As Meet the Press suggested on Sunday, Washington is preoccupied with three things right now – Iran, Impeachment and Iowa (caucuses), all of which are important. But there are some other initiatives being considered that will impact on the supply chain, either directly or indirectly. Two of these could affect the environment as well, and sometimes what is good for the supply chain is not necessarily good for the environment and vice versa.
Last Thursday, President Trump proposed an amendment to the National Environmental Policy Act, a 50-year old law that impacts nearly every pipeline, highway, bridge, and other Federal construction project. Under this Act, major projects that may impact the environment require a review or an environmental impact study. The proposed new rules would narrow the range of projects that would require that and impose new tighter guidelines for completion of the reviews
Today, such reviews can take as much as ten years, often causing major delays in important projects. The new rules would also eliminate the need for agencies to consider the cumulative impacts of the projects such as greenhouse gases and the effect on global warming. This is of course, bad news for the environmentalists and good news for those who believe we have a desperate need for infrastructure improvement. Hopefully, some common ground can be found that will at least partially satisfy both sides. It would seem to make more sense to develop the long-promised infrastructure improvement plan first, then worry about the environmental impact. However, the administration appears more intent on rolling back environmental regulations than developing a solution to the deteriorating road and bridge system of the country.
The other environment related issue is a little closer to home for the supply chain, in that it would have a direct impact on the trucking industry by possibly increasing its costs and that of its shippers. On January 6, the EPA issued an Advance Notice of Proposed Rule (ANPR), asking for comments on a rulemaking proposal called the Cleaner Trucks Initiative (CTI). The proposal would establish new emission standards for nitrogen dioxides and other pollutants from heavy duty engines. The rules would also suggest ways to streamline certification procedures. (Nitrogen dioxide has been linked to both asthma and lung disease.)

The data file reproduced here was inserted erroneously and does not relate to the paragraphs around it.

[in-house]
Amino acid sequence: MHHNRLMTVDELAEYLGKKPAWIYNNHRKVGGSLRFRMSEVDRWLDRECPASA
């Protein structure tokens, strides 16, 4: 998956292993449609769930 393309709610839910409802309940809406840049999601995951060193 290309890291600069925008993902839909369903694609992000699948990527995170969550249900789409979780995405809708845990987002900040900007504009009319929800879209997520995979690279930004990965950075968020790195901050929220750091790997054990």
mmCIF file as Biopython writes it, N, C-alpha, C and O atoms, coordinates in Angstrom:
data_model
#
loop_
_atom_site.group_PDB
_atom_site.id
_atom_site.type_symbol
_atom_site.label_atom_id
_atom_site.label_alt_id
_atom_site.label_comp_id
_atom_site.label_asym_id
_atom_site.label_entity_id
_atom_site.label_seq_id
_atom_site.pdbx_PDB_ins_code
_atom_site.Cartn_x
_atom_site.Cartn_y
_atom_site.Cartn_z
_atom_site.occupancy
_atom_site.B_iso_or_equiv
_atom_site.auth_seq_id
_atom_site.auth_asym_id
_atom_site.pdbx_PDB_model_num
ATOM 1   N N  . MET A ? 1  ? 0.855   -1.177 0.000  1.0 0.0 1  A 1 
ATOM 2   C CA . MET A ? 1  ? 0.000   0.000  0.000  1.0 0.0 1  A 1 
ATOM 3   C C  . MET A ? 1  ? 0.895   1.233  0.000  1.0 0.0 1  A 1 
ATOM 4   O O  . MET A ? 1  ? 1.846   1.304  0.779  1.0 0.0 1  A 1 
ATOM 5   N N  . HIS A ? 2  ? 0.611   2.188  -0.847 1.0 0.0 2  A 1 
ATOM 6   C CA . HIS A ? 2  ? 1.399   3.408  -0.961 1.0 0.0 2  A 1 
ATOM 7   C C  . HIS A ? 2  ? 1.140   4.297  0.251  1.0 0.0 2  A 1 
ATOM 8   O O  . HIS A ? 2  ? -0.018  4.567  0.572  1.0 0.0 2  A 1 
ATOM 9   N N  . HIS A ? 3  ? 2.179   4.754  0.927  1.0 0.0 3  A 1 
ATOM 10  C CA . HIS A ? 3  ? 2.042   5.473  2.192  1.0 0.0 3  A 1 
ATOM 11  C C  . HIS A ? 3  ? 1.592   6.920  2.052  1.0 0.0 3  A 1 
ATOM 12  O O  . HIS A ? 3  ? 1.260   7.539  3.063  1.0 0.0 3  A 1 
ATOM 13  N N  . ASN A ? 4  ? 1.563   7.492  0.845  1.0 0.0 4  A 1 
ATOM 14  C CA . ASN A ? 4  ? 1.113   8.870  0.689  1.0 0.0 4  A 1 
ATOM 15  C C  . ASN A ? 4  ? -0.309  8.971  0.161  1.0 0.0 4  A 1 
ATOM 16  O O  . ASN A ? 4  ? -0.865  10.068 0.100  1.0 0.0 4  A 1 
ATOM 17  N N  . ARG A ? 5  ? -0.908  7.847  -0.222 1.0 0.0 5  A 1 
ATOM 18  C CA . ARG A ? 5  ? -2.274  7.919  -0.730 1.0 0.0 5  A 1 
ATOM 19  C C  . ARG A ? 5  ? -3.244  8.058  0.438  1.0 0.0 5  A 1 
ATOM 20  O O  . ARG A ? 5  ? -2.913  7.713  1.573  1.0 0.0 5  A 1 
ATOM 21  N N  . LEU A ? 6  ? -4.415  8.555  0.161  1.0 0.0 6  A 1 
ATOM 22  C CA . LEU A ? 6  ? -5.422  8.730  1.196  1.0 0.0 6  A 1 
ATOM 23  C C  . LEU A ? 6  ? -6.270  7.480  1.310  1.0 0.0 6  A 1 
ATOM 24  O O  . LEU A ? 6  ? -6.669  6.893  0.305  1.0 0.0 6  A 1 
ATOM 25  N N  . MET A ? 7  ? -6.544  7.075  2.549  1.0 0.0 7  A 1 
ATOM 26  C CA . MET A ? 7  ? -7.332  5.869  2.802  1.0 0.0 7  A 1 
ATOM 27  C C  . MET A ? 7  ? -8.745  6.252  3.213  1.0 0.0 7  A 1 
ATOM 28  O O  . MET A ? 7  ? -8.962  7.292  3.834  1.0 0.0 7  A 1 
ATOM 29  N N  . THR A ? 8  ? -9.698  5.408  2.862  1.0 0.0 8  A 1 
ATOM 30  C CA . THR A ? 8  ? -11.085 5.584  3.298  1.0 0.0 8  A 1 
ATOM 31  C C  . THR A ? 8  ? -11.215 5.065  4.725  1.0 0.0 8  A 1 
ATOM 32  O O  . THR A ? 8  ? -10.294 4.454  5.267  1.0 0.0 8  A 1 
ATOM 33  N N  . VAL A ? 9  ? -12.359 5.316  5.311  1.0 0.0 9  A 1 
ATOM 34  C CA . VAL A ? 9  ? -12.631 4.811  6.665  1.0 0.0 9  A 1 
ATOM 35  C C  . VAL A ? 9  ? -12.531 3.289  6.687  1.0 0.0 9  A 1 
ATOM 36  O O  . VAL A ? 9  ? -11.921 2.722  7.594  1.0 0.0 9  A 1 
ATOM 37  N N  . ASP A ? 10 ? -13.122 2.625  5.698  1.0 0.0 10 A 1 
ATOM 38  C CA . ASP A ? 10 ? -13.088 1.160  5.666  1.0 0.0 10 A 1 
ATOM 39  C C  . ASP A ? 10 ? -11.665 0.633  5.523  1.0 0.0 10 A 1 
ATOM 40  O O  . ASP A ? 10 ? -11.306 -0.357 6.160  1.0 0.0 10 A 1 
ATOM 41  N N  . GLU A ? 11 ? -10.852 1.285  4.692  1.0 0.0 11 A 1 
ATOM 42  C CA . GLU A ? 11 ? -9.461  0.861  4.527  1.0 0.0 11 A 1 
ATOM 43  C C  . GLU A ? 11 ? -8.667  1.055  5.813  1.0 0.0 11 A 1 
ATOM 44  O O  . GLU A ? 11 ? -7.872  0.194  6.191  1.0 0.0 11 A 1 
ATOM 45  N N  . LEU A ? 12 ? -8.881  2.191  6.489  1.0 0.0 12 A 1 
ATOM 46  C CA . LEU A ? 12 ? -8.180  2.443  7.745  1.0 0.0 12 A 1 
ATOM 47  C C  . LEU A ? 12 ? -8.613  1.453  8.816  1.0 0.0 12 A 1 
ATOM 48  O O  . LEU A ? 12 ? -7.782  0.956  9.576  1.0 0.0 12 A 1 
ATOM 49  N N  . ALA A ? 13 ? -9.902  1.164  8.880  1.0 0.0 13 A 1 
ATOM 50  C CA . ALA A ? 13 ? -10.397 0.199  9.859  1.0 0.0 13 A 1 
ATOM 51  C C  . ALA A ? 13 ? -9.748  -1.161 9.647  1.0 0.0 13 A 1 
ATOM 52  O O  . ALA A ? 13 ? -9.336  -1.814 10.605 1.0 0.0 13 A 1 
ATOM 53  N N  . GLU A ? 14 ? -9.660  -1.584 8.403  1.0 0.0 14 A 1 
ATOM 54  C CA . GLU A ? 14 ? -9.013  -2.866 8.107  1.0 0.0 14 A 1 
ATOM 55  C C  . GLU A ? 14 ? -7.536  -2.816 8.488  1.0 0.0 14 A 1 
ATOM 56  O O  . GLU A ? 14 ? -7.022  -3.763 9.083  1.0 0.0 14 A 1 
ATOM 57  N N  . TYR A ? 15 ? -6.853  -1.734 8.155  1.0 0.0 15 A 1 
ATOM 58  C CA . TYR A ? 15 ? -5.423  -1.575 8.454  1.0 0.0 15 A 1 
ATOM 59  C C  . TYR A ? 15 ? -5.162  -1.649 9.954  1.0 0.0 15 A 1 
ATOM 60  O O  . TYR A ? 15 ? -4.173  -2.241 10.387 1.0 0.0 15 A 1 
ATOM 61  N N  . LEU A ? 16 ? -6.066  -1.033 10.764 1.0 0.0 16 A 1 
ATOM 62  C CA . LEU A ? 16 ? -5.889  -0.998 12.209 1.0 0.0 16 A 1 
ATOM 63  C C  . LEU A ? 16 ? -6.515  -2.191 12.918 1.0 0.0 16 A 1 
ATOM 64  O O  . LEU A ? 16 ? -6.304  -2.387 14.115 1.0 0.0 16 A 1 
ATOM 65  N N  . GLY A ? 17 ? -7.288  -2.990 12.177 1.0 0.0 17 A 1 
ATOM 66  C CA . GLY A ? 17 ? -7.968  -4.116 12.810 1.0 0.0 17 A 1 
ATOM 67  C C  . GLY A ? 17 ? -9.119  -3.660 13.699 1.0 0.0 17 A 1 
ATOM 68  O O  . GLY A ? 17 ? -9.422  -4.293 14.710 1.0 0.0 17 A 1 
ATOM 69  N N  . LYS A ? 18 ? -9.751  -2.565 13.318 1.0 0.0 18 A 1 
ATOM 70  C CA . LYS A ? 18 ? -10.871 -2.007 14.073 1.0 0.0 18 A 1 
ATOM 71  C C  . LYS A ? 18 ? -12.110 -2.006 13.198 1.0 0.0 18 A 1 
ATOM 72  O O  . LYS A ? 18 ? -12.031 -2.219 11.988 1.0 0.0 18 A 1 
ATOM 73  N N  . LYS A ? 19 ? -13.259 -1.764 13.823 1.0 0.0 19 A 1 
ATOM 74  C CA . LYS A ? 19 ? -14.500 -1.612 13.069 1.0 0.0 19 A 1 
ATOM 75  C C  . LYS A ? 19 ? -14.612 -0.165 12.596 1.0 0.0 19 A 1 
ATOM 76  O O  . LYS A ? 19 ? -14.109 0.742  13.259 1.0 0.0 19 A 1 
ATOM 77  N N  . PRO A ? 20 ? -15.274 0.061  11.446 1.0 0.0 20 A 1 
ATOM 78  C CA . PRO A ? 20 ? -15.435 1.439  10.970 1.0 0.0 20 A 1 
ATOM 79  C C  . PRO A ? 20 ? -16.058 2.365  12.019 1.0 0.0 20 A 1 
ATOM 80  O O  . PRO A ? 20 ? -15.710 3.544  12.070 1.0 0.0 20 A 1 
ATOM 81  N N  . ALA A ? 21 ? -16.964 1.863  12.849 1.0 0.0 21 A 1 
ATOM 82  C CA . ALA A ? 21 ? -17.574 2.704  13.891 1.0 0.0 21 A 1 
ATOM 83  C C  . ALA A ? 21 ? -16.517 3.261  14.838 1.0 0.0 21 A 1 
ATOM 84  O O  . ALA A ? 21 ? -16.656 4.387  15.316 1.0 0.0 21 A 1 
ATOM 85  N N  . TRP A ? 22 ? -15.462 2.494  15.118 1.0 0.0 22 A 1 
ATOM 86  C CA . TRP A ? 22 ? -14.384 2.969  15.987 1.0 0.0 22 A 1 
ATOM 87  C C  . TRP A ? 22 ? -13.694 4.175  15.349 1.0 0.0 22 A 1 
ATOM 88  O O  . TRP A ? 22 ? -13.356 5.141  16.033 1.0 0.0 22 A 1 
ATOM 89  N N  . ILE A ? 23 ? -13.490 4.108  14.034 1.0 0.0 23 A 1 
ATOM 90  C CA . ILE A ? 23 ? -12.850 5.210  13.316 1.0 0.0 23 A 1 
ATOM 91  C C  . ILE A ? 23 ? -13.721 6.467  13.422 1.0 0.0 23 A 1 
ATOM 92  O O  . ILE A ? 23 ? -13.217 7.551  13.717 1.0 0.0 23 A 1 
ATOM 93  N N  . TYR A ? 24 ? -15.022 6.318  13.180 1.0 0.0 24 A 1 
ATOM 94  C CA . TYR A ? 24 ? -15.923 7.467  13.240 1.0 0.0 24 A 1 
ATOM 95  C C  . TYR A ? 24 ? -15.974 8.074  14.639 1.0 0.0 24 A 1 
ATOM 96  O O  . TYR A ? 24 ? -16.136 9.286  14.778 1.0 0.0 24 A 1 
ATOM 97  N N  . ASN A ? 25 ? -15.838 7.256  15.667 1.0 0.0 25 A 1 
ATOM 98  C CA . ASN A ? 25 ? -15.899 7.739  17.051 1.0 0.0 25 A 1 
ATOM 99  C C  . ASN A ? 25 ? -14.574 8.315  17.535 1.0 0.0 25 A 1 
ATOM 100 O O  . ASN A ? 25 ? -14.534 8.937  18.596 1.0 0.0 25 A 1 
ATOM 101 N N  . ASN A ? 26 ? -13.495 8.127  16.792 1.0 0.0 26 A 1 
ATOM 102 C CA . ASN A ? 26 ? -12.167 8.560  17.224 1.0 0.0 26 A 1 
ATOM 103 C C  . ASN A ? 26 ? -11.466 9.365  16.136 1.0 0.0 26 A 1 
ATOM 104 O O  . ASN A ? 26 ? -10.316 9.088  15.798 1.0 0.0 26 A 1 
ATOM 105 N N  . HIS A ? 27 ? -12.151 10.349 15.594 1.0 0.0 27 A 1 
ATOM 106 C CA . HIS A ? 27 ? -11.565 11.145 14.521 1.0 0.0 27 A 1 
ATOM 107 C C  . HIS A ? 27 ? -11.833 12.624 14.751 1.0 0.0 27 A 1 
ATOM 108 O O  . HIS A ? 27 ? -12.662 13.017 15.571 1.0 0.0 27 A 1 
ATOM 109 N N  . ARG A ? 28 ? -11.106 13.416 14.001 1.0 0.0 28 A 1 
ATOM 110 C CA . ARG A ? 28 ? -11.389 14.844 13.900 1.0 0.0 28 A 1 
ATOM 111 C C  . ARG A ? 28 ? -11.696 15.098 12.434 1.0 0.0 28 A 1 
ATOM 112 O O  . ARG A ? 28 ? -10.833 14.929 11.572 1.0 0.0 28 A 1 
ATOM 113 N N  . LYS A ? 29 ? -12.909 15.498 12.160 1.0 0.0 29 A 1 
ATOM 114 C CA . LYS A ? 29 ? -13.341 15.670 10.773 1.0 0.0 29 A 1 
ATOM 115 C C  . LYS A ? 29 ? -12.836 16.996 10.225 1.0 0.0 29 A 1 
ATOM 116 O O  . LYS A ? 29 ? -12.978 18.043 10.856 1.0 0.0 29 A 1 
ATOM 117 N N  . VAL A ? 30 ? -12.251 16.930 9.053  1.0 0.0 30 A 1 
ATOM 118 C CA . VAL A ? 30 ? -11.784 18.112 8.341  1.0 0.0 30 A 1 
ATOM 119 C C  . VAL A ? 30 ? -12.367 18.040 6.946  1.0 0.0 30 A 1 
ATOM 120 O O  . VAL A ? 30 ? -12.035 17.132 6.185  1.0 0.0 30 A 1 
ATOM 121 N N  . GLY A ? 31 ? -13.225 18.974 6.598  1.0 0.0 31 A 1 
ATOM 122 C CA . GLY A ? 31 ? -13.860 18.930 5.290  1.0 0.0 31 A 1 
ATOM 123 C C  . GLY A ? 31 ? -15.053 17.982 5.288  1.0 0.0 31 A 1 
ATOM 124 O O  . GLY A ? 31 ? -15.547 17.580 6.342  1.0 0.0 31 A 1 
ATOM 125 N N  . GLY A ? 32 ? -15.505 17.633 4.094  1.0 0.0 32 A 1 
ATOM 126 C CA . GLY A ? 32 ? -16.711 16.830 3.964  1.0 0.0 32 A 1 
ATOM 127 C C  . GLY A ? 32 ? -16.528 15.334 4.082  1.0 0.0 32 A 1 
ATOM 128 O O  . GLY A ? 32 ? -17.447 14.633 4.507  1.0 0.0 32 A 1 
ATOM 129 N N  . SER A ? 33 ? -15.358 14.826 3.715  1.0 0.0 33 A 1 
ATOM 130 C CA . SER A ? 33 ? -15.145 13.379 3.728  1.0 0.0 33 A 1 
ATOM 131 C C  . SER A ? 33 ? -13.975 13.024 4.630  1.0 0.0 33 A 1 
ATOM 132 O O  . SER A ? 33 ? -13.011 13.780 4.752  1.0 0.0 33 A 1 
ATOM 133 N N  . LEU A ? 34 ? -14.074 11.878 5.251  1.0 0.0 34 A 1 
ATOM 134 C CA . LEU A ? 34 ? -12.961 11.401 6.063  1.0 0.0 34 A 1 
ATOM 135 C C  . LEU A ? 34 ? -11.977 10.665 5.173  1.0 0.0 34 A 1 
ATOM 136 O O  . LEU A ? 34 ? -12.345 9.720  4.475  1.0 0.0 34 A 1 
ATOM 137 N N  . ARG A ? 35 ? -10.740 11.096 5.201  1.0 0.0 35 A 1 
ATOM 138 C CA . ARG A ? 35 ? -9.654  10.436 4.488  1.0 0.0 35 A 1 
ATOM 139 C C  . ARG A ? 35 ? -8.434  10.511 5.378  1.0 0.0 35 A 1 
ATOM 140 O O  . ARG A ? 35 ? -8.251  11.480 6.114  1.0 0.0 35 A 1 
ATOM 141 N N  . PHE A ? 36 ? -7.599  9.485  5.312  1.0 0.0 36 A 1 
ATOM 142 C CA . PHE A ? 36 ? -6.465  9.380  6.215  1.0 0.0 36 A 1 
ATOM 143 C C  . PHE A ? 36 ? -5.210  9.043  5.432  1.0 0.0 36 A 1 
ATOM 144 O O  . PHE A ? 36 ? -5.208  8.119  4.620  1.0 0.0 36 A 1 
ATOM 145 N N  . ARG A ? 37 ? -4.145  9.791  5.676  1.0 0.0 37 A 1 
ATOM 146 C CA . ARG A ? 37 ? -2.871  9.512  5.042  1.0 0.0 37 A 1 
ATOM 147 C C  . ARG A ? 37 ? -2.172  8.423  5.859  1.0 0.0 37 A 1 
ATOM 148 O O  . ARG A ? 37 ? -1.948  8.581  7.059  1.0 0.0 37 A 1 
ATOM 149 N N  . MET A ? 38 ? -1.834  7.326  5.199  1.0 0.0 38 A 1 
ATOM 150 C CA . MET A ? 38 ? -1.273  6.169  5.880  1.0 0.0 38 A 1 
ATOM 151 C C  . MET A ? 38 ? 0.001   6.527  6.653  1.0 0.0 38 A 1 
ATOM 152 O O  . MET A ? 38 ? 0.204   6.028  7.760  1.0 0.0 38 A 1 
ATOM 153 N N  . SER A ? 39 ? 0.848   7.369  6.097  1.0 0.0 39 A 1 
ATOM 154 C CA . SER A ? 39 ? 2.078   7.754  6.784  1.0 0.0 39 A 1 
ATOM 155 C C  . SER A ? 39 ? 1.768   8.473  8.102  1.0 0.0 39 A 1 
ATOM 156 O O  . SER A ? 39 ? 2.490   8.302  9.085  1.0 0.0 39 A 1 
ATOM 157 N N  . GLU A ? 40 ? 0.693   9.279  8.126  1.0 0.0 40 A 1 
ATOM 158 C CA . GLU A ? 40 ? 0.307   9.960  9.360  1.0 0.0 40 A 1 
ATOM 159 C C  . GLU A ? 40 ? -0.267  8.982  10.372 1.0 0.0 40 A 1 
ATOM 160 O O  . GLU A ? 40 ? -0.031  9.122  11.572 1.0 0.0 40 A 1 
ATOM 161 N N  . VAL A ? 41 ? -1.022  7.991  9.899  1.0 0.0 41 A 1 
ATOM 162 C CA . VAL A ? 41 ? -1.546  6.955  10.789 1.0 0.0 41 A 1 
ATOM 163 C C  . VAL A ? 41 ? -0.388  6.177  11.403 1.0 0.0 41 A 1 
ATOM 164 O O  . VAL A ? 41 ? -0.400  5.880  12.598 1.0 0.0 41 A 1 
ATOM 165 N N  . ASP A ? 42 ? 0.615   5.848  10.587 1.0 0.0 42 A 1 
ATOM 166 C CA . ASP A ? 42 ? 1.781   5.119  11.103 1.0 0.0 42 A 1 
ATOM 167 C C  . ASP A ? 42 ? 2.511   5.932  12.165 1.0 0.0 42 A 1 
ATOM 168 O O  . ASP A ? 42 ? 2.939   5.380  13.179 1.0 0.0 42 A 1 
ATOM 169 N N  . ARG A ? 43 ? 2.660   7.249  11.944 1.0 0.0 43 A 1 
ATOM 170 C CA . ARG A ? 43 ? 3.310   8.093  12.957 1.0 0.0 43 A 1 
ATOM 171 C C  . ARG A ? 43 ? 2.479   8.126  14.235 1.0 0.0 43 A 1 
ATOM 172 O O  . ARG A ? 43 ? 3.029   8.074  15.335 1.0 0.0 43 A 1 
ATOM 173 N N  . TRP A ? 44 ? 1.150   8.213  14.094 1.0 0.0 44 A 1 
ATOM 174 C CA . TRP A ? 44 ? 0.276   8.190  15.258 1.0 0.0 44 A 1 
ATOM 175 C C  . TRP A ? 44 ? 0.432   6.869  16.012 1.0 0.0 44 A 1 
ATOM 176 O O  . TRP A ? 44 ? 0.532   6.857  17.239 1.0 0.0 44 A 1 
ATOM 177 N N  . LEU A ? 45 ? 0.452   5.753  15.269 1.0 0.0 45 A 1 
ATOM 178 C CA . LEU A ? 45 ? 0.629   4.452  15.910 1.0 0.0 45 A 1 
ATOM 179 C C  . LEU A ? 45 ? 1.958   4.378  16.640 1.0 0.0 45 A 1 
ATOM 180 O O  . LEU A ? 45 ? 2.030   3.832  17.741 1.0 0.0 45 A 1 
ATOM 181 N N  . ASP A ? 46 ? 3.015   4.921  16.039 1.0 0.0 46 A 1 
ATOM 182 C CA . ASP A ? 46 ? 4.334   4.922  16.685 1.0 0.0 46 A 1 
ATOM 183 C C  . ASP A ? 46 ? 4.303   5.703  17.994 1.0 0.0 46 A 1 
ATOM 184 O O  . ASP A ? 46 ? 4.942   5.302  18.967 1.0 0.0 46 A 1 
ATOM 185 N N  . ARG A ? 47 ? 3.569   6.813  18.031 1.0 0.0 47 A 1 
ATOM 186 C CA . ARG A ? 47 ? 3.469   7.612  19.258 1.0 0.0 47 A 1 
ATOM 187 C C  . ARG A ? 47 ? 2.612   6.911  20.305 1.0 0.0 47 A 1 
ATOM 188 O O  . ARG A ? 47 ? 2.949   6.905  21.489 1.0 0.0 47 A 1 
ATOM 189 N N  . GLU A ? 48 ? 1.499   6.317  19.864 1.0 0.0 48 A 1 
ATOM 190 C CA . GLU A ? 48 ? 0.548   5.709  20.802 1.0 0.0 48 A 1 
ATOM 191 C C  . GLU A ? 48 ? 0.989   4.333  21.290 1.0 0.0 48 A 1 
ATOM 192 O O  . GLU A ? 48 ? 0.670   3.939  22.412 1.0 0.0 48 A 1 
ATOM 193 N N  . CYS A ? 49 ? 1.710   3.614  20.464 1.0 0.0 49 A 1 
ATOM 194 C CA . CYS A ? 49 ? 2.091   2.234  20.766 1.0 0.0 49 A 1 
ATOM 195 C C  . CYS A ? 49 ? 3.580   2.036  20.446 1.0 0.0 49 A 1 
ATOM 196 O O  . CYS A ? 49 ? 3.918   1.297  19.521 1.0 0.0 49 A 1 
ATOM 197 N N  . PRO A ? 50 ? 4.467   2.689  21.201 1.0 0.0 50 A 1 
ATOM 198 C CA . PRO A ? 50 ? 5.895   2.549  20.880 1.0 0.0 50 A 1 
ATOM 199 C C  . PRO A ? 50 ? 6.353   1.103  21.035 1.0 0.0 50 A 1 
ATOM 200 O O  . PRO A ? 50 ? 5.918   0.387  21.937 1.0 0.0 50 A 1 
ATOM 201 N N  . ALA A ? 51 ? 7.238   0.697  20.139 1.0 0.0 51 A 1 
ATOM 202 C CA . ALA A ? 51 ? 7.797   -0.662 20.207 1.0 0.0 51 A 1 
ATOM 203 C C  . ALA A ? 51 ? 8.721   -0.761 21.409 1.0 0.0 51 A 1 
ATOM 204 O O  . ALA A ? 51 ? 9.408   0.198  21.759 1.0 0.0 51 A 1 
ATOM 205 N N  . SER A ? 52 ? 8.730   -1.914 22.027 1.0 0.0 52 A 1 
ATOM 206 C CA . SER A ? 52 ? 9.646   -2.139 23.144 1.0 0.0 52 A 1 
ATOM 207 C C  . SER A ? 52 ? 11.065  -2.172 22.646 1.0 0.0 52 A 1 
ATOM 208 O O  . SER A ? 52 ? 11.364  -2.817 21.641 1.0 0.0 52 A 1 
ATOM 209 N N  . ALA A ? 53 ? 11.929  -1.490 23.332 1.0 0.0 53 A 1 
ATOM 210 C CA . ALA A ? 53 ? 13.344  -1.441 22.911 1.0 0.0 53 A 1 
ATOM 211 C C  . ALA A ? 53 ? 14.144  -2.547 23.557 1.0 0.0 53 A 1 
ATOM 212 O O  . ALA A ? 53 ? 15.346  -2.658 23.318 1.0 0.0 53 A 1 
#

The new rules are supported by the trucking industry as a necessary federal move to override states that may establish their own higher standards. California already is moving ahead with requirements that would cut emissions of nitrogen dioxide by as much as 95%, and it is feared that other states may follow suit. The proposed EPA policy would provide for reductions of 25-50%. The California proposal is part of an effort to neutralize what the state sees as President’s aggressive dismantling of efforts to fight climate change. The California position seems to be reinforced by the state’s wildfire problem which many feel is a result of climate change. A 2018 National Climate Assessment produced by 13 federal agencies concluded that “if greenhouse gas emissions from burning fossil fuels continue to increase at current rates, the frequency of severe firs in the west could triple.”
The Federal concern about California, the world’s fifth largest economy, is that it has been a leader in environmental matters, often influencing other states to take similar actions. The EPA’s proposed nitrogen dioxide rules are an effort to curtail that.